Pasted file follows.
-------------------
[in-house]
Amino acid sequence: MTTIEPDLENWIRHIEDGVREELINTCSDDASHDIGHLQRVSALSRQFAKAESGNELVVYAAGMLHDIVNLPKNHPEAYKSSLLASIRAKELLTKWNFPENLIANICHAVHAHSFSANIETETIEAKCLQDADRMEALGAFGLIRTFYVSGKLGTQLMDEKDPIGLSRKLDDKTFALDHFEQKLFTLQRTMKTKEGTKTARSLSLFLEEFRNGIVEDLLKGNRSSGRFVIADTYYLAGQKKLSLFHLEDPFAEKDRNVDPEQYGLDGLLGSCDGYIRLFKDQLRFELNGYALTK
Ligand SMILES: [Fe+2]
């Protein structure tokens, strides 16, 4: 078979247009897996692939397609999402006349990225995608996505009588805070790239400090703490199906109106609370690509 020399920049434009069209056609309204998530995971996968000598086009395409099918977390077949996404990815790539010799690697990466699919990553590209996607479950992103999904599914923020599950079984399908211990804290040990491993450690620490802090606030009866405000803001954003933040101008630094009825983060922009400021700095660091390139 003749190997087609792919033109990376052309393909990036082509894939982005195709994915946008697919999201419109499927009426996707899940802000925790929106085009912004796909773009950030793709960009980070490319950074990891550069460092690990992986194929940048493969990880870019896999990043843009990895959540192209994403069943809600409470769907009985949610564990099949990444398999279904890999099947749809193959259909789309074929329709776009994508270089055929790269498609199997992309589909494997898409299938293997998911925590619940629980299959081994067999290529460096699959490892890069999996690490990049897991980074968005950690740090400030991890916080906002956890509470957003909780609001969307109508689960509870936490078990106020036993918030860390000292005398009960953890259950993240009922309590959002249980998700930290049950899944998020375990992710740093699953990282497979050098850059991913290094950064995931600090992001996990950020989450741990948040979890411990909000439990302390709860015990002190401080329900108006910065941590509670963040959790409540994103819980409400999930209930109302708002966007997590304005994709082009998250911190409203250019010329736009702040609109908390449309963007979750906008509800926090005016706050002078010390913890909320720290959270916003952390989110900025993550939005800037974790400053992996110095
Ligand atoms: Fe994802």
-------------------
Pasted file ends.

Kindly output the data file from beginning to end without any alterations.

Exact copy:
[in-house]
Amino acid sequence: MTTIEPDLENWIRHIEDGVREELINTCSDDASHDIGHLQRVSALSRQFAKAESGNELVVYAAGMLHDIVNLPKNHPEAYKSSLLASIRAKELLTKWNFPENLIANICHAVHAHSFSANIETETIEAKCLQDADRMEALGAFGLIRTFYVSGKLGTQLMDEKDPIGLSRKLDDKTFALDHFEQKLFTLQRTMKTKEGTKTARSLSLFLEEFRNGIVEDLLKGNRSSGRFVIADTYYLAGQKKLSLFHLEDPFAEKDRNVDPEQYGLDGLLGSCDGYIRLFKDQLRFELNGYALTK
Ligand SMILES: [Fe+2]
């Protein structure tokens, strides 16, 4: 078979247009897996692939397609999402006349990225995608996505009588805070790239400090703490199906109106609370690509 020399920049434009069209056609309204998530995971996968000598086009395409099918977390077949996404990815790539010799690697990466699919990553590209996607479950992103999904599914923020599950079984399908211990804290040990491993450690620490802090606030009866405000803001954003933040101008630094009825983060922009400021700095660091390139 003749190997087609792919033109990376052309393909990036082509894939982005195709994915946008697919999201419109499927009426996707899940802000925790929106085009912004796909773009950030793709960009980070490319950074990891550069460092690990992986194929940048493969990880870019896999990043843009990895959540192209994403069943809600409470769907009985949610564990099949990444398999279904890999099947749809193959259909789309074929329709776009994508270089055929790269498609199997992309589909494997898409299938293997998911925590619940629980299959081994067999290529460096699959490892890069999996690490990049897991980074968005950690740090400030991890916080906002956890509470957003909780609001969307109508689960509870936490078990106020036993918030860390000292005398009960953890259950993240009922309590959002249980998700930290049950899944998020375990992710740093699953990282497979050098850059991913290094950064995931600090992001996990950020989450741990948040979890411990909000439990302390709860015990002190401080329900108006910065941590509670963040959790409540994103819980409400999930209930109302708002966007997590304005994709082009998250911190409203250019010329736009702040609109908390449309963007979750906008509800926090005016706050002078010390913890909320720290959270916003952390989110900025993550939005800037974790400053992996110095
Ligand atoms: Fe994802």